MONARCH! – Never Forever

Managing an album’s length is more than just a numbers game. As important as the song count and run time of a track list may be, an album’s experiential length is more closely linked to the content contained within each track. More specifically, this is defined not by the quality of an album’s ideas, but the quantity of those ideas, as well as their organization. As an example, consider your standard 20-ish minute, 20+ track grindcore album—though it may be shorter than most people’s morning commute, a band with the the most simple genre formula is introducing the listener to roughly two dozen song ideas, and if these ideas are executed poorly, the album is going to drag and lose its appeal despite presenting bite size compositions.

This isn’t relevant to Never Forever because it suffers from an ineffective length; to the contrary, MONARCH! (Monarch, from here on out), have crafted an album with perfect pacing and structure that enhances the impact of the record. But the band operate in a genre rife with overindulgence, as evident by the sheer number of doom and drone metal albums comprised of a handful of tracks that each rival the entirety of a grindcore album while presenting barely enough ideas to rise above being musical melatonin. There are plenty of exceptions, of course, Monarch being an excellent example even before Never Forever. The band’s debut 666 (2005) clocked at 86 minutes across three tracks, and virtually all of their songs scoff at the 10-minute mark (with many reaching even higher). Yet, what Never Forever accomplishes is something most drone metal bands can only crave to achieve. On their longest record in over a decade and one of their most greatest works to date, Monarch have challenged the notion of what drone metal can accomplish and why length and song structure are just as important as the compositions they contain.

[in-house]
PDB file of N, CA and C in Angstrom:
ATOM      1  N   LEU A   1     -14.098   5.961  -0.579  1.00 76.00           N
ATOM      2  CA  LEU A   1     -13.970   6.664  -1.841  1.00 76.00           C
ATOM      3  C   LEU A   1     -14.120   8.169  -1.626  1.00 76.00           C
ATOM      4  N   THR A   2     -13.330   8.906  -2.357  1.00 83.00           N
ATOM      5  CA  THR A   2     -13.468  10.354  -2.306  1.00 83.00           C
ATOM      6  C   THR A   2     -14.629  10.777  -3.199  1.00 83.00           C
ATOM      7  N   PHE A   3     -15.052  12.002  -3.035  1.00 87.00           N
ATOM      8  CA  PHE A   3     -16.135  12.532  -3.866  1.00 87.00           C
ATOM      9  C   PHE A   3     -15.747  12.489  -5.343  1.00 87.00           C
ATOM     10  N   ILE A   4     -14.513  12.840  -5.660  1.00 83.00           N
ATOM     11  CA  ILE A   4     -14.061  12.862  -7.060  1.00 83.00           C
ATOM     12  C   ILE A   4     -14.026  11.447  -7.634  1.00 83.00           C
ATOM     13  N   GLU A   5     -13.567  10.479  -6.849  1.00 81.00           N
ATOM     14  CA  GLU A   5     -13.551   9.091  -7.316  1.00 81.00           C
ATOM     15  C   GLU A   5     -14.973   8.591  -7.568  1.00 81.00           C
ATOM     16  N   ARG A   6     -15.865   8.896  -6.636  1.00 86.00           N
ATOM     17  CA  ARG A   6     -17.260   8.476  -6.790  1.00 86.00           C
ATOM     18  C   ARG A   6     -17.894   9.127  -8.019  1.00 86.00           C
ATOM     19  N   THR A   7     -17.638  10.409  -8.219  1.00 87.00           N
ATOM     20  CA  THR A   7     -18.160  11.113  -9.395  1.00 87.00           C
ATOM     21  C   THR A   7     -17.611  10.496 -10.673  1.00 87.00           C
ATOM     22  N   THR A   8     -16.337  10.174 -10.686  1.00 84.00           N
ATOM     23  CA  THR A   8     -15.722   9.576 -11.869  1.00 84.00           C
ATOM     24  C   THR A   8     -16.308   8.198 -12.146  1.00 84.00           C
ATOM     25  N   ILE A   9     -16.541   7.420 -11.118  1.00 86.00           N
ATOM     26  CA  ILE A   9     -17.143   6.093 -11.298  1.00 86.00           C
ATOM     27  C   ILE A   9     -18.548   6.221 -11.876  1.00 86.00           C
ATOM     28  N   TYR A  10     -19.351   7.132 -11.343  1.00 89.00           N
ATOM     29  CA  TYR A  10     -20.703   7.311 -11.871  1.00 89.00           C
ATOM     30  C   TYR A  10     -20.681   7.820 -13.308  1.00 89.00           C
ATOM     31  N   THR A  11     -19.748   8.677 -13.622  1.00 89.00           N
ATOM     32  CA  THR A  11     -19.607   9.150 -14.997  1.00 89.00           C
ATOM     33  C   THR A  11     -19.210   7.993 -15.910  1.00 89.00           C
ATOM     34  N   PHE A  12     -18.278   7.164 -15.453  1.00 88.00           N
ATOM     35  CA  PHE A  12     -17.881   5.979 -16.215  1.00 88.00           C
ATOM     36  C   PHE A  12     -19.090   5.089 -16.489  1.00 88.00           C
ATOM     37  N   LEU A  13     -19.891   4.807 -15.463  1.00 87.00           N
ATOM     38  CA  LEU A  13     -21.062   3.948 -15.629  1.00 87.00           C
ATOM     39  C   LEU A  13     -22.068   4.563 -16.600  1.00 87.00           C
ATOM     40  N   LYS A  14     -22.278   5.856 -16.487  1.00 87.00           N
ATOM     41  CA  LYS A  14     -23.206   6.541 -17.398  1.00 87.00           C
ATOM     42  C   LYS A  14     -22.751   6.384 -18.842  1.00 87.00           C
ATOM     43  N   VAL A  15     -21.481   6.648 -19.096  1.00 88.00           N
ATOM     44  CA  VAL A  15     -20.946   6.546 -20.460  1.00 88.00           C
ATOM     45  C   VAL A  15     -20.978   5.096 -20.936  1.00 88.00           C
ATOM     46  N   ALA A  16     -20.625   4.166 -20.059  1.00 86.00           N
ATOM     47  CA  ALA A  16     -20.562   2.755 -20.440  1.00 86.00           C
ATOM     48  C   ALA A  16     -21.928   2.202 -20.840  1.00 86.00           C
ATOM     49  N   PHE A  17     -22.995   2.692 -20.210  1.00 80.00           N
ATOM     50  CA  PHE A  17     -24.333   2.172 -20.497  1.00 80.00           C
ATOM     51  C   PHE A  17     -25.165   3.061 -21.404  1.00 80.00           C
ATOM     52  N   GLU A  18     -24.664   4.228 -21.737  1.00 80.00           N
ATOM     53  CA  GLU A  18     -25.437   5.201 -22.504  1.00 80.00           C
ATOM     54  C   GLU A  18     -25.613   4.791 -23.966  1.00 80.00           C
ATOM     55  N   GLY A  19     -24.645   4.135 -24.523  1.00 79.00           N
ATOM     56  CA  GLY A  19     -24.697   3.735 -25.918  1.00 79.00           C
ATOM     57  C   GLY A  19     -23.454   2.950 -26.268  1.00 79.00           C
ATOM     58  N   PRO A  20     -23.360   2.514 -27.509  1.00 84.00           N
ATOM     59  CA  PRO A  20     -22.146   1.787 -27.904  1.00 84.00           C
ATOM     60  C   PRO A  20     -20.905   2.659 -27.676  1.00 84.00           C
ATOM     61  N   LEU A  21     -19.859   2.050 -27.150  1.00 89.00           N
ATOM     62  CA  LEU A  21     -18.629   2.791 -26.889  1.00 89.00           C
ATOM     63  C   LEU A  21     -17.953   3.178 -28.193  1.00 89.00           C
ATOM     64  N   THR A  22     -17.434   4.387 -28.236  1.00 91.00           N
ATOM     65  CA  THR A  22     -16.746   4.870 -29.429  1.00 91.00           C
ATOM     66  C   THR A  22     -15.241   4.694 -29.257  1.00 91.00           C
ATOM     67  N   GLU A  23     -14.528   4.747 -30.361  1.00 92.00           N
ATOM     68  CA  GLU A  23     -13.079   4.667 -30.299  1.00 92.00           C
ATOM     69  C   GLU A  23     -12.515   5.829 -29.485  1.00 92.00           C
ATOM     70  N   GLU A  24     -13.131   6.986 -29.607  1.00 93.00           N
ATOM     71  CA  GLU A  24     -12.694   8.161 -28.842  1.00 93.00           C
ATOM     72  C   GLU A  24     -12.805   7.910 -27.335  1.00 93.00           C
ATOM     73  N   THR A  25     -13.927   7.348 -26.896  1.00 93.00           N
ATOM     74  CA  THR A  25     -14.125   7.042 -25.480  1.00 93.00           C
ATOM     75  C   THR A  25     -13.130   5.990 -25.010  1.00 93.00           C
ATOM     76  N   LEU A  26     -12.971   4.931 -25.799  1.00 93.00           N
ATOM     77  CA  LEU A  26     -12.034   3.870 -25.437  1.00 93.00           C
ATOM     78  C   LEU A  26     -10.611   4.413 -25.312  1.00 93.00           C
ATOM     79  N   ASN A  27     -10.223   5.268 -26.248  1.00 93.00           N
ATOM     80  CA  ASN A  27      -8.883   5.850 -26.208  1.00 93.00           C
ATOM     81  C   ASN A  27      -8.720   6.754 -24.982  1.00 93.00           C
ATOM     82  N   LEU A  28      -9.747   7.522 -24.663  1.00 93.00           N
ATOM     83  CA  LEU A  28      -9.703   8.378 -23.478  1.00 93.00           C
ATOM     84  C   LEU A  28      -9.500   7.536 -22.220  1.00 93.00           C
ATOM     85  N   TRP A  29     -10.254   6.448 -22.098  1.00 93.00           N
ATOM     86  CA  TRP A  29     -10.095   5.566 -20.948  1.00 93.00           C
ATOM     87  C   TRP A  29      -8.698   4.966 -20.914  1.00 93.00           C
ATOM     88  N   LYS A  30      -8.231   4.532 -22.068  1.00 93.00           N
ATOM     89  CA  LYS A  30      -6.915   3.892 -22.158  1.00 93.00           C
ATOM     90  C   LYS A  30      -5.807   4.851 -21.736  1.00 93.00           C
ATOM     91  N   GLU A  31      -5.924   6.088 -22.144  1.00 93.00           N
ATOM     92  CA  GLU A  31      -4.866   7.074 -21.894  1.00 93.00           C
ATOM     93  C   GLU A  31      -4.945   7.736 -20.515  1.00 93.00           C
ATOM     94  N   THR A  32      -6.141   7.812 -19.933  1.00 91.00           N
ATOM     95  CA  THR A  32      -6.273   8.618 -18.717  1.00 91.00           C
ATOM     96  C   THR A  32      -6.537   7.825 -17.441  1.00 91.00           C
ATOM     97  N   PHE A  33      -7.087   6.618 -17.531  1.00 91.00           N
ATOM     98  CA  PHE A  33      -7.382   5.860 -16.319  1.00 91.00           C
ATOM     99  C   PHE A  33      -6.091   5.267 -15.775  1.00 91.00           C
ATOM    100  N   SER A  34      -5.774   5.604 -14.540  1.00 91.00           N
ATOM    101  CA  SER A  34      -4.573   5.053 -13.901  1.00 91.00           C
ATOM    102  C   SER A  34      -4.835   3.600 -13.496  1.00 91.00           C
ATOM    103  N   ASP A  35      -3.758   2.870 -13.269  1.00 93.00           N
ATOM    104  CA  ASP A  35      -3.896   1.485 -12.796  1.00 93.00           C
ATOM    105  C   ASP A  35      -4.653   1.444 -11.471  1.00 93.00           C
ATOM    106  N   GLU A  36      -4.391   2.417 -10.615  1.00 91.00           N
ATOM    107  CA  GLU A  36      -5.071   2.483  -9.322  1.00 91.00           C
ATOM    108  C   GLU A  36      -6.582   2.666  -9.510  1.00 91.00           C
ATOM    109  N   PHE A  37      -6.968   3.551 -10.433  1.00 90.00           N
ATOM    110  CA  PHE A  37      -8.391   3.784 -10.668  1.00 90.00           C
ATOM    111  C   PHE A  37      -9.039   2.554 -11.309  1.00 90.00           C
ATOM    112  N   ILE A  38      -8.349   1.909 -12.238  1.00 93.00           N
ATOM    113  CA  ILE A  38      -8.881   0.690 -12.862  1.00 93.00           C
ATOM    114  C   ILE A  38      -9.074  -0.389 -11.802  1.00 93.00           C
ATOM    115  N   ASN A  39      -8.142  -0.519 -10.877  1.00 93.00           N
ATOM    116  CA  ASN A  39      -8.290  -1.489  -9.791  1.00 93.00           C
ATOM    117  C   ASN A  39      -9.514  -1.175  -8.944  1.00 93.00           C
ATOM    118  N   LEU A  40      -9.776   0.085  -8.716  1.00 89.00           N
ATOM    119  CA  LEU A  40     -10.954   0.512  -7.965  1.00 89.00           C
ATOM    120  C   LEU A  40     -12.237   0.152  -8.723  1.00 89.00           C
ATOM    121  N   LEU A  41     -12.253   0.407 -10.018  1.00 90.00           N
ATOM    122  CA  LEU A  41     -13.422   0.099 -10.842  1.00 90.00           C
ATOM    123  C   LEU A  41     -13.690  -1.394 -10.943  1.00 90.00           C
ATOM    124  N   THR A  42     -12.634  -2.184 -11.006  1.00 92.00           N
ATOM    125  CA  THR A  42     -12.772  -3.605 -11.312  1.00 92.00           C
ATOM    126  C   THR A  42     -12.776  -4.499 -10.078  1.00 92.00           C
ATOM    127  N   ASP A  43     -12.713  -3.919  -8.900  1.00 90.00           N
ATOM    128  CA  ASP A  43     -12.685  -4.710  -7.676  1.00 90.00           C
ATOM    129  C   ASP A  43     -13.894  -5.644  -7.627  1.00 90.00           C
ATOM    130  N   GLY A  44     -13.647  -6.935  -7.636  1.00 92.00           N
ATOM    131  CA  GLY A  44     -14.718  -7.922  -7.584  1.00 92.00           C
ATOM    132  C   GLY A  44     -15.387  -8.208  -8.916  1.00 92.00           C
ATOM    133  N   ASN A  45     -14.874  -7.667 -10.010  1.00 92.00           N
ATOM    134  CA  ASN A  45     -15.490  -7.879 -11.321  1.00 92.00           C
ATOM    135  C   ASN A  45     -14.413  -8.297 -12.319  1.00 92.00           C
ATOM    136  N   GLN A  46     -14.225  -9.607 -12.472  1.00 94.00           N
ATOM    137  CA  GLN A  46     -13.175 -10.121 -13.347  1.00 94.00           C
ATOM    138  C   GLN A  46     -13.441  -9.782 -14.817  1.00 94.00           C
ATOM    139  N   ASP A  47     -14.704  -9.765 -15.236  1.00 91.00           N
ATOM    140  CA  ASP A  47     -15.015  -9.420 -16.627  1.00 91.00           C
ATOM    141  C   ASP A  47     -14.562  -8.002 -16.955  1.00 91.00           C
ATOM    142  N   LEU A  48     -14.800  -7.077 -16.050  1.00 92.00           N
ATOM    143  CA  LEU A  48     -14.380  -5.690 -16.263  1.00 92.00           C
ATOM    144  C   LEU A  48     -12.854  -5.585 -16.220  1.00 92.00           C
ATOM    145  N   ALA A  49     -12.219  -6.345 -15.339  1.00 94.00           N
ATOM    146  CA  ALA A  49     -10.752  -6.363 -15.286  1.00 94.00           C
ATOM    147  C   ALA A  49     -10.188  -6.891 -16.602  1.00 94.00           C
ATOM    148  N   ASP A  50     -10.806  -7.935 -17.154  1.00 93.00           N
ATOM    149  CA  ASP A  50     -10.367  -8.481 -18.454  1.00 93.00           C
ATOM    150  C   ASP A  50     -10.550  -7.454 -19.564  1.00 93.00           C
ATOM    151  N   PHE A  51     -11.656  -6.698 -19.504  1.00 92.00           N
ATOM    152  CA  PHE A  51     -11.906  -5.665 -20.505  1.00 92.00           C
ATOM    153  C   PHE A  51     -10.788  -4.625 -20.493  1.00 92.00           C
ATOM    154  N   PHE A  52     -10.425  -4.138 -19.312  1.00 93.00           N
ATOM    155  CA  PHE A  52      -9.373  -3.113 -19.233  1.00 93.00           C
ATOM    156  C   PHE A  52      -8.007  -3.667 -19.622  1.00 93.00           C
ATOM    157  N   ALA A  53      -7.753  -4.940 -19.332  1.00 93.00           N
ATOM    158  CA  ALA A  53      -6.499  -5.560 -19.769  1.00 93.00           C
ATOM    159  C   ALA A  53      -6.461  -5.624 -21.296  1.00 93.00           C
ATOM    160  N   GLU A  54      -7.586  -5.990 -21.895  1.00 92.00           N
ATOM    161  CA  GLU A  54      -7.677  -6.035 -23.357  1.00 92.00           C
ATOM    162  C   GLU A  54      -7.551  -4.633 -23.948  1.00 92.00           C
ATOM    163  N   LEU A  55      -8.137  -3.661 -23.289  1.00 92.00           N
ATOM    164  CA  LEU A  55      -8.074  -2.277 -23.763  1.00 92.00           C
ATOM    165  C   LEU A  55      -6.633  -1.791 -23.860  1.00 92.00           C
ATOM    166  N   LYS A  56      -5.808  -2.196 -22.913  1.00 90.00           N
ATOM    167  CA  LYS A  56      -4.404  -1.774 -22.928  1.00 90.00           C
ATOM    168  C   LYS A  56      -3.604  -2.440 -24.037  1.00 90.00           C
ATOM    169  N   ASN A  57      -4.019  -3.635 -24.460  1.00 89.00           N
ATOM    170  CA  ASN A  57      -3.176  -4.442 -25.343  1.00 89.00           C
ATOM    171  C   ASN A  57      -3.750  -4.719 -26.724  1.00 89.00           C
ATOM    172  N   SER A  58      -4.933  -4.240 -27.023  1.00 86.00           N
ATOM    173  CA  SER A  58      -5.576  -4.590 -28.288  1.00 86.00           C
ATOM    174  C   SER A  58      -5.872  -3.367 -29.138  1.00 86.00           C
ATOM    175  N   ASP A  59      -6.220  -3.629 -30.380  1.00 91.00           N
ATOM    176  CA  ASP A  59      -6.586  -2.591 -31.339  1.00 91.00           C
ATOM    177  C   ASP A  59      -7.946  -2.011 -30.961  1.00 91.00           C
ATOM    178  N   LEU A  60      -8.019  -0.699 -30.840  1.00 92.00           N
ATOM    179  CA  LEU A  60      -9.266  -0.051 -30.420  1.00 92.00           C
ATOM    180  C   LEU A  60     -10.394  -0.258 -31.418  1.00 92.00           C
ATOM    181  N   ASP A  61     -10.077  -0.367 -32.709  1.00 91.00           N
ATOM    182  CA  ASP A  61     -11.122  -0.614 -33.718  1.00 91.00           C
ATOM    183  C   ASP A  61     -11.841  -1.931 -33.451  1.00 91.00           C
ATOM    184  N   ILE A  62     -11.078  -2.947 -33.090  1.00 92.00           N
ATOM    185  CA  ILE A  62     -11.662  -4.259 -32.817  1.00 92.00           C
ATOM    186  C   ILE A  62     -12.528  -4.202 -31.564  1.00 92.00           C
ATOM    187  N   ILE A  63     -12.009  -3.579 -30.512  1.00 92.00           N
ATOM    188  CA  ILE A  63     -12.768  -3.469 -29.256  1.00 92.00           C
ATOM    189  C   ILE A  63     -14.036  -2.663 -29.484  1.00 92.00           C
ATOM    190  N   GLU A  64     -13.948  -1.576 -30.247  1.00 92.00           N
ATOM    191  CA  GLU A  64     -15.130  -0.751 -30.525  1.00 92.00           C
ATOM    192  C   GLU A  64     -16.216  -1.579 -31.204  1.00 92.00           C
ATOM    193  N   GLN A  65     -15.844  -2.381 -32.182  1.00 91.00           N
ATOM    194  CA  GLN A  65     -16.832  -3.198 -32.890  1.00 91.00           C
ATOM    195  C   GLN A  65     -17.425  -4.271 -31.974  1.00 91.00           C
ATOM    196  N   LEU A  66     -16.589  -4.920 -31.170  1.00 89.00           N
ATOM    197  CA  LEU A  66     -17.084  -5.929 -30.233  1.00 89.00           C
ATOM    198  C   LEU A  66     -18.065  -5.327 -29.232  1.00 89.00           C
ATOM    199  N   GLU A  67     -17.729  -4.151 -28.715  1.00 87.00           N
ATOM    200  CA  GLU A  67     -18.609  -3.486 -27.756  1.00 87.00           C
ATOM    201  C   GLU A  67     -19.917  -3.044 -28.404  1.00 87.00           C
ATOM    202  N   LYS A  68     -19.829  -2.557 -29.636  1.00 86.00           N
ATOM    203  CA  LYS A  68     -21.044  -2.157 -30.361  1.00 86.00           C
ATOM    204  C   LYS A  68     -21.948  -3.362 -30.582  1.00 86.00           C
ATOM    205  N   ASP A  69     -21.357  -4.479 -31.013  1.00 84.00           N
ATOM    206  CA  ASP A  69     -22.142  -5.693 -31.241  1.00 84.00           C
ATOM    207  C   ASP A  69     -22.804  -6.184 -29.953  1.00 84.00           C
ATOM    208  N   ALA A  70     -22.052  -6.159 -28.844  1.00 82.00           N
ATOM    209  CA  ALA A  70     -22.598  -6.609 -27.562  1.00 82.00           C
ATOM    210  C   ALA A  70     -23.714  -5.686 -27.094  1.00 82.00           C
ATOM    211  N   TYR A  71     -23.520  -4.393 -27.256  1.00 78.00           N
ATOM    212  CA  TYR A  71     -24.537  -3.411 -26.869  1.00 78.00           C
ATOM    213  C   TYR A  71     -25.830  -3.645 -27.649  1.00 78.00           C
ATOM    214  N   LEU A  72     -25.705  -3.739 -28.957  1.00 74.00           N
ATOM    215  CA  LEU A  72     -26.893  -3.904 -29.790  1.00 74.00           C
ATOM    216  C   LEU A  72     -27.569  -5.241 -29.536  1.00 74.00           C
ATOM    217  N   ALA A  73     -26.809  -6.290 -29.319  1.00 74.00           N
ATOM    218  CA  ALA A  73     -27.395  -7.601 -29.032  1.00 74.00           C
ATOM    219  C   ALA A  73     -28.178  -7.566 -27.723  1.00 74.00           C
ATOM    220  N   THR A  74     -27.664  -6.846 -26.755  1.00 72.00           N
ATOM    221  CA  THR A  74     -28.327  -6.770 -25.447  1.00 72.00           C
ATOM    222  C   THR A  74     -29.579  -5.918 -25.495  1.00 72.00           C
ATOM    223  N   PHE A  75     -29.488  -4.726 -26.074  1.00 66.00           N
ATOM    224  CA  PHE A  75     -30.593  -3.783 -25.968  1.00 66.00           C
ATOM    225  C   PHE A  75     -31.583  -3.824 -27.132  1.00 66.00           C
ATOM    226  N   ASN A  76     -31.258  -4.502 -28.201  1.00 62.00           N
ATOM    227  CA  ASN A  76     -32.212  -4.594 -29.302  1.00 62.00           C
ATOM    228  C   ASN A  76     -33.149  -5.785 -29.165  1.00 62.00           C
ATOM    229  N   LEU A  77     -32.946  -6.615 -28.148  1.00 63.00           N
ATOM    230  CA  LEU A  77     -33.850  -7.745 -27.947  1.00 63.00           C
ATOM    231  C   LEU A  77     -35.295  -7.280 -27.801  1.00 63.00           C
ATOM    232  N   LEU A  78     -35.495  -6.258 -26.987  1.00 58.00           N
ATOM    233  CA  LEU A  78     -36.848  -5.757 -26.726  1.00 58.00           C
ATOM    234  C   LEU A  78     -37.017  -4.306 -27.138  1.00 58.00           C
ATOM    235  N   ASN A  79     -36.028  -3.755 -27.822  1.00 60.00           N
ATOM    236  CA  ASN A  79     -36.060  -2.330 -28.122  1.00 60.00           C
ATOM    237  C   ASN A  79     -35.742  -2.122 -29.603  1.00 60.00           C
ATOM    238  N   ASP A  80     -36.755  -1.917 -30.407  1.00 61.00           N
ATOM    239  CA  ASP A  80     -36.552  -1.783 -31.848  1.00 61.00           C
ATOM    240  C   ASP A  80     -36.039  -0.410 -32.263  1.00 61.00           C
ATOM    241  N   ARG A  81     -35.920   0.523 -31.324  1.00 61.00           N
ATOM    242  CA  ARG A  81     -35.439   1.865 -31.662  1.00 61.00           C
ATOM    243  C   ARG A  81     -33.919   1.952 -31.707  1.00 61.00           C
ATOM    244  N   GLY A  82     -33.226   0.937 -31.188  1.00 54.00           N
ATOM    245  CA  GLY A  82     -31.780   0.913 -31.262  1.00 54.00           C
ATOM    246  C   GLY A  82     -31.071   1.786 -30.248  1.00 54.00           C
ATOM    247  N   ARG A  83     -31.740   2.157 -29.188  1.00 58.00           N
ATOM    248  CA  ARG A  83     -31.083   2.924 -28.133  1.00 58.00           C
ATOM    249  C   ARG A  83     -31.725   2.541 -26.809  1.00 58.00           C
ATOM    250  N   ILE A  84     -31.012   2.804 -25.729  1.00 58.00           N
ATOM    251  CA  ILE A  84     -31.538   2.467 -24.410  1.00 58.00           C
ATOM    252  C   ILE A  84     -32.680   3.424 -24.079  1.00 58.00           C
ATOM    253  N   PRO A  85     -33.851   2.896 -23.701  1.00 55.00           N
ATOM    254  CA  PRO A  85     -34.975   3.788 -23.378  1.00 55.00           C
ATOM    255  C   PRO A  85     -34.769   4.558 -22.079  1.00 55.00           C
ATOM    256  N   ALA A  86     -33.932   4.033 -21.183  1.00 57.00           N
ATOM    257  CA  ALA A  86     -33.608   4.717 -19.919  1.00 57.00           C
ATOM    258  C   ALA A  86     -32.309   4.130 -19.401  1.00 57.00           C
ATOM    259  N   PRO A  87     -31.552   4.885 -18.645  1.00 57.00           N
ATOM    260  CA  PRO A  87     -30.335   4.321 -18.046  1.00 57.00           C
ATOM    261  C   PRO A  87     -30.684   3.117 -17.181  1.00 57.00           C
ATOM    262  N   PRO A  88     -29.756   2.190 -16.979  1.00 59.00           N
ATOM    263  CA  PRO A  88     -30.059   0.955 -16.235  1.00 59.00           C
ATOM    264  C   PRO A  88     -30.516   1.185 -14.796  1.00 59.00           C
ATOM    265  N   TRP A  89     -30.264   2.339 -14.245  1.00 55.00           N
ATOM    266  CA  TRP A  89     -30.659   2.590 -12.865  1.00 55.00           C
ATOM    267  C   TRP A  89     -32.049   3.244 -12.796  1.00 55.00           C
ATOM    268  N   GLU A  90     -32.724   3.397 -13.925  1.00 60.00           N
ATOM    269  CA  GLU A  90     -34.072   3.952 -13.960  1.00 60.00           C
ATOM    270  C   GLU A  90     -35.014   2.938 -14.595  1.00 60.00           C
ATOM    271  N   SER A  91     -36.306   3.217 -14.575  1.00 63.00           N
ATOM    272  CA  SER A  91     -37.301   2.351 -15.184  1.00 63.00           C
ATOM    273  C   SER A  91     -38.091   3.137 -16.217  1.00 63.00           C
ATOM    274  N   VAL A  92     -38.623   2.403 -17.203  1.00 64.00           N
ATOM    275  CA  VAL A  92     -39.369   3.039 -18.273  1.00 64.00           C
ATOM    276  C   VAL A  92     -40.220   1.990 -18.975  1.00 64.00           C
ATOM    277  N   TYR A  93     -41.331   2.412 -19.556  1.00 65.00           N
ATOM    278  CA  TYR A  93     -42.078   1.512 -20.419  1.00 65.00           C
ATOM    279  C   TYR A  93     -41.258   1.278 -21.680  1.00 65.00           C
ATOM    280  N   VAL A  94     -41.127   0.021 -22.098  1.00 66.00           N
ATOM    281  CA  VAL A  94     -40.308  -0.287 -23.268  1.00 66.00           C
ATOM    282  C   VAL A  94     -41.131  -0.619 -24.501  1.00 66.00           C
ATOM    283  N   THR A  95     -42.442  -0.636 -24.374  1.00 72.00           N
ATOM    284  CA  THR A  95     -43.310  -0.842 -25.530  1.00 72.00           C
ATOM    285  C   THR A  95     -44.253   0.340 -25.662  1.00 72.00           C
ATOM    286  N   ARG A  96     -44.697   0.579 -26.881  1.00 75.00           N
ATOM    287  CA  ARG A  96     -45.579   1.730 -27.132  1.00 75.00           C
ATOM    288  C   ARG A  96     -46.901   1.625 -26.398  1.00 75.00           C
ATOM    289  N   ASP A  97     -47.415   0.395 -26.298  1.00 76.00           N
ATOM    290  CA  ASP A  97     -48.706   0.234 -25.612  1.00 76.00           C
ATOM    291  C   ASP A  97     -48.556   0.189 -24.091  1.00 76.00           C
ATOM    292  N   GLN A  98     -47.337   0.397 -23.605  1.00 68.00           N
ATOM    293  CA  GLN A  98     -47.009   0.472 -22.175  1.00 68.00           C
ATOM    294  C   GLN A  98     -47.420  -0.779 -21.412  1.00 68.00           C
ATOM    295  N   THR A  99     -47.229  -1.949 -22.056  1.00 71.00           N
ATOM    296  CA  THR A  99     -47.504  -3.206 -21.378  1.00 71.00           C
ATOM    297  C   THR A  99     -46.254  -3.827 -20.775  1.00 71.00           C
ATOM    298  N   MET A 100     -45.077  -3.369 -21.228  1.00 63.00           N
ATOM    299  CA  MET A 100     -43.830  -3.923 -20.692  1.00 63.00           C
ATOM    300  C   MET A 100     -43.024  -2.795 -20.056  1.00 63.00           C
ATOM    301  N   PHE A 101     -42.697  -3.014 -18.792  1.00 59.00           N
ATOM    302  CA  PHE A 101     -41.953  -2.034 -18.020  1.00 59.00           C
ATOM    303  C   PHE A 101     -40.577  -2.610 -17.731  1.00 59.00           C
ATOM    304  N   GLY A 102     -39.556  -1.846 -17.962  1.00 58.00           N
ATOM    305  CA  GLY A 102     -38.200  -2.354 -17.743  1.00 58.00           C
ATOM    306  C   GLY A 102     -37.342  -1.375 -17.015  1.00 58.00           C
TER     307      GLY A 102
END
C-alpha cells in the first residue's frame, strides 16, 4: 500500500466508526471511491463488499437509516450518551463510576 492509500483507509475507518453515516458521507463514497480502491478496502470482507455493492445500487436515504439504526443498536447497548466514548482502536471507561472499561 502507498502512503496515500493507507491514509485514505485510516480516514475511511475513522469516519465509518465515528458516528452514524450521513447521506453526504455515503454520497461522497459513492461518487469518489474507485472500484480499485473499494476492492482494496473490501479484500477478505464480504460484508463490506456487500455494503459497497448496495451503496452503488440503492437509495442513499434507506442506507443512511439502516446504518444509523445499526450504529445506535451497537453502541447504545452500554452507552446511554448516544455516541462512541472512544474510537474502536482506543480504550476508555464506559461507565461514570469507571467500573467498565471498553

At just shy of 68-minutes, Never Forever clocks in below 666‘s massive run time, as well as labelmate Bell Witch‘s upcoming 83-minute behemoth Mirror Reaper. But the album’s five-track bill is two more than the longest track list of Monarch’s back catalog, and the way the band takes advantage of this breathing room and elevates the impact this quintet of songs is able to make. Two quasi-interludes allow the three album-anchoring mammoths to soar higher, burrow deeper and generally establish themselves as all the more epic.